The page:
… rather than achievement as a prerequisite for self-esteem
I’ve been taking stock today — taking it slow and allowing myself to get back in the groove of being a bit more organised than I have been lately. I’ve been posting a lot more here recently, but a few other things like life-admin and chores have gone by the wayside a bit.
This is okay — I’ve been riding the enthusiasm I feel for this blog and the community we can build here. It’s been making me happy. I will find the balance between running this blog and running the rest of my life, as the pendulum swings to and fro.
When I’m taking stock I like to go through my various browsers, closing tabs I’ve had open for yonks. It helps me feel a bit more organised by cutting out some of the mental noise I feel at some kind of subconscious level when I know I’ve been opening tabs like they’re going out of fashion.
Something I stopped on today was this article about how some overachievers turn to drugs for escape because no achievement is ever sufficiently satisfying. It’s published by an addiction-recovery and mental-health clinic, and covers a lot of ground (in three short sections) about how societal expectations drive a lot of us to be always achieving, never satisfied to just exist and accept ourselves for our inherent worth.
I understand this compulsion intimately, though I’m not sure I had quite made the connection between the constant need for achievement and the temptation of drugs that promise a reprieve from this pressure.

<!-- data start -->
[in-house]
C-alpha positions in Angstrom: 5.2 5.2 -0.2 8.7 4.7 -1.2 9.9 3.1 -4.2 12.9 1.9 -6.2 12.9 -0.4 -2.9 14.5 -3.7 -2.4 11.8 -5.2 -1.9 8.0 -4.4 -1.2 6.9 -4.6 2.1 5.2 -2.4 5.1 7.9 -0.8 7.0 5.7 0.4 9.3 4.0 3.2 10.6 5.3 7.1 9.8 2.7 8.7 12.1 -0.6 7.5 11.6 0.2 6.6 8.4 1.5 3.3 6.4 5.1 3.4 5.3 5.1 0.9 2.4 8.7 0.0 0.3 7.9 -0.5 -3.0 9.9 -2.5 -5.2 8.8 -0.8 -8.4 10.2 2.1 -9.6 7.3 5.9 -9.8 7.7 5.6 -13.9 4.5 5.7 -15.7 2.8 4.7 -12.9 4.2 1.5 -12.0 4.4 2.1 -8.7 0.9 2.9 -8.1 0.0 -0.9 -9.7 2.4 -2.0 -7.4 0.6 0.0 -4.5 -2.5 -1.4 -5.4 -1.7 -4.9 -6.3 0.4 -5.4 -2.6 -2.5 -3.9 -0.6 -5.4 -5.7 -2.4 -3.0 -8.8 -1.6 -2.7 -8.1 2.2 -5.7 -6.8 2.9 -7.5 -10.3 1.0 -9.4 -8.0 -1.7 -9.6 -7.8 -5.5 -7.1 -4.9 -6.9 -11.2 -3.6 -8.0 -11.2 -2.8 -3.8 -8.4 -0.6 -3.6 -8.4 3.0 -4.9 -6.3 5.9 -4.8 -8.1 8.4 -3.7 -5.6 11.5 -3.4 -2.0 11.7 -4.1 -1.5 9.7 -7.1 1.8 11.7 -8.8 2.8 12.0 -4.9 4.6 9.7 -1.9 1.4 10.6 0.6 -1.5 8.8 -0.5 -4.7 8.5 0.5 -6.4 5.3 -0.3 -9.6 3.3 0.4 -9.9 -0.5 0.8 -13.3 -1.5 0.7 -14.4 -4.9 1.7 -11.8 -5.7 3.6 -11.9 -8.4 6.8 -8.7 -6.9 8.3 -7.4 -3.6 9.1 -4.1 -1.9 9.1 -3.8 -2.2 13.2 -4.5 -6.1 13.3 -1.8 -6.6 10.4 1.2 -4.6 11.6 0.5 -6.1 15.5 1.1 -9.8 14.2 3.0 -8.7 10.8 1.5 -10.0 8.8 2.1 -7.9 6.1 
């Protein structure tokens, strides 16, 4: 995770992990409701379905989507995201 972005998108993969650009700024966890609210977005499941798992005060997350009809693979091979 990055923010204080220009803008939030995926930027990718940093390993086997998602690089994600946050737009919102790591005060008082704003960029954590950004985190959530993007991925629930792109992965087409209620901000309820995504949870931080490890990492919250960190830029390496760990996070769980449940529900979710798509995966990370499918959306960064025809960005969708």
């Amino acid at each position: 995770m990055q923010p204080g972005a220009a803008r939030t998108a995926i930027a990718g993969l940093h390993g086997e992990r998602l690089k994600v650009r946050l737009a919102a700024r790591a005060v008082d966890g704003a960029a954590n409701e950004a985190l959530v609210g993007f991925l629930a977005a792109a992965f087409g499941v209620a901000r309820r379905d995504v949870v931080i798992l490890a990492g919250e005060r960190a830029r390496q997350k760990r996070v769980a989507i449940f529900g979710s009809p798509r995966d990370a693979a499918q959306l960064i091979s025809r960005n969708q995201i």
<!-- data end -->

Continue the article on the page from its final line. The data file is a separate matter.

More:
I am pleased to be able to say, though, that since I’ve been working more full-time on Kokoro 心 Heart and the business around it, I can relate more to this statement from the article:
Our attempts to achieve and succeed should have their roots in a healthy, already-existent sense of self-esteem, rather than being motivated by its absence.
I can honestly say that I wake up each morning feeling committed to doing this work that fulfils my purpose. Not because I need to supplement a low self-esteem, but because doing this work feels as natural and necessary as breathing, or making nutritious food, or walking in the bush. It’s an act of self-care, this work, and feels like something I am just meant to do — no one else expects me to do it.
I value the work I am doing here, and I do it because I believe it has worth — I wouldn’t be able to do that without others’ expectations if I didn’t have a higher sense of self-esteem than I had previously recognised.
So that’s a nice thing to have realised, and was well worth taking stock for. I am grateful, and very fortunate.
Check out the article, and let me know what you think. I think it’s essential we question the narratives telling us we need to achieve more — always more, never enough.
What is your enough?
If societal expectations drive a lot of us to be always achieving, never satisfied to just exist and accept ourselves for our inherent worth, but also no achievement is ever sufficiently satisfying, what to do?
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